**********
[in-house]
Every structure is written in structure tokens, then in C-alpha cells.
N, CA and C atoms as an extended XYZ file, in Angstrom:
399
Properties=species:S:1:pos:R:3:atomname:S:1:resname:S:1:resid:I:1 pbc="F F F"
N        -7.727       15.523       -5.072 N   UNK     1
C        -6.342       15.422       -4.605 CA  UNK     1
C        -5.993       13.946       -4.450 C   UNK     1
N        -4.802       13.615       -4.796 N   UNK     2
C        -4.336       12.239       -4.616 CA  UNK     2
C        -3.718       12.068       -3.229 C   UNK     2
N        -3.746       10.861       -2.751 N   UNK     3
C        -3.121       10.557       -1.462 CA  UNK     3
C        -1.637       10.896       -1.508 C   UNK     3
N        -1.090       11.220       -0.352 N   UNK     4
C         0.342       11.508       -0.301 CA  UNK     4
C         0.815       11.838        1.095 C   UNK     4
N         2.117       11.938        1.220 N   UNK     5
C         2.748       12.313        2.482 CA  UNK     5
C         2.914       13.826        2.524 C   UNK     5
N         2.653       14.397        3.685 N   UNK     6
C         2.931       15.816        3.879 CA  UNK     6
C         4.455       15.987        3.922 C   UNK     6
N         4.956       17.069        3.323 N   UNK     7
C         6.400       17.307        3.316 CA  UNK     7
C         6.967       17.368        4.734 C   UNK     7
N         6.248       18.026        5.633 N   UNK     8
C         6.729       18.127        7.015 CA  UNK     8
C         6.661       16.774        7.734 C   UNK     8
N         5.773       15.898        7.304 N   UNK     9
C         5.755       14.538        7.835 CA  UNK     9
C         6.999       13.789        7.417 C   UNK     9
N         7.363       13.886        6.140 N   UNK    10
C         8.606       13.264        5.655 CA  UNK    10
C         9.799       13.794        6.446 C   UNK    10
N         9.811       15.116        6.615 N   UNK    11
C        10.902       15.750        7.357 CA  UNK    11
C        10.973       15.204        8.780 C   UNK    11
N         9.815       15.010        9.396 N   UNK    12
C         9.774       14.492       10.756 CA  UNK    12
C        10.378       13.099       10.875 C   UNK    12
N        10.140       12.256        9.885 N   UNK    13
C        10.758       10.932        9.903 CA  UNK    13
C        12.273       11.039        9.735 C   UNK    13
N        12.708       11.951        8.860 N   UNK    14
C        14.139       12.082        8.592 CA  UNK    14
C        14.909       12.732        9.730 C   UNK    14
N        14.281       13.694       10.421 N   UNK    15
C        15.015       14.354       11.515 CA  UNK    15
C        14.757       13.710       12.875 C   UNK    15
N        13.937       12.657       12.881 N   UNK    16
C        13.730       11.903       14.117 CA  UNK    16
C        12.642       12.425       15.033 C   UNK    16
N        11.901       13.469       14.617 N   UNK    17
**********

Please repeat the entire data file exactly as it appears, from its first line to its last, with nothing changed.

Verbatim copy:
[in-house]
Every structure is written in structure tokens, then in C-alpha cells.
N, CA and C atoms as an extended XYZ file, in Angstrom:
399
Properties=species:S:1:pos:R:3:atomname:S:1:resname:S:1:resid:I:1 pbc="F F F"
N        -7.727       15.523       -5.072 N   UNK     1
C        -6.342       15.422       -4.605 CA  UNK     1
C        -5.993       13.946       -4.450 C   UNK     1
N        -4.802       13.615       -4.796 N   UNK     2
C        -4.336       12.239       -4.616 CA  UNK     2
C        -3.718       12.068       -3.229 C   UNK     2
N        -3.746       10.861       -2.751 N   UNK     3
C        -3.121       10.557       -1.462 CA  UNK     3
C        -1.637       10.896       -1.508 C   UNK     3
N        -1.090       11.220       -0.352 N   UNK     4
C         0.342       11.508       -0.301 CA  UNK     4
C         0.815       11.838        1.095 C   UNK     4
N         2.117       11.938        1.220 N   UNK     5
C         2.748       12.313        2.482 CA  UNK     5
C         2.914       13.826        2.524 C   UNK     5
N         2.653       14.397        3.685 N   UNK     6
C         2.931       15.816        3.879 CA  UNK     6
C         4.455       15.987        3.922 C   UNK     6
N         4.956       17.069        3.323 N   UNK     7
C         6.400       17.307        3.316 CA  UNK     7
C         6.967       17.368        4.734 C   UNK     7
N         6.248       18.026        5.633 N   UNK     8
C         6.729       18.127        7.015 CA  UNK     8
C         6.661       16.774        7.734 C   UNK     8
N         5.773       15.898        7.304 N   UNK     9
C         5.755       14.538        7.835 CA  UNK     9
C         6.999       13.789        7.417 C   UNK     9
N         7.363       13.886        6.140 N   UNK    10
C         8.606       13.264        5.655 CA  UNK    10
C         9.799       13.794        6.446 C   UNK    10
N         9.811       15.116        6.615 N   UNK    11
C        10.902       15.750        7.357 CA  UNK    11
C        10.973       15.204        8.780 C   UNK    11
N         9.815       15.010        9.396 N   UNK    12
C         9.774       14.492       10.756 CA  UNK    12
C        10.378       13.099       10.875 C   UNK    12
N        10.140       12.256        9.885 N   UNK    13
C        10.758       10.932        9.903 CA  UNK    13
C        12.273       11.039        9.735 C   UNK    13
N        12.708       11.951        8.860 N   UNK    14
C        14.139       12.082        8.592 CA  UNK    14
C        14.909       12.732        9.730 C   UNK    14
N        14.281       13.694       10.421 N   UNK    15
C        15.015       14.354       11.515 CA  UNK    15
C        14.757       13.710       12.875 C   UNK    15
N        13.937       12.657       12.881 N   UNK    16
C        13.730       11.903       14.117 CA  UNK    16
C        12.642       12.425       15.033 C   UNK    16
N        11.901       13.469       14.617 N   UNK    17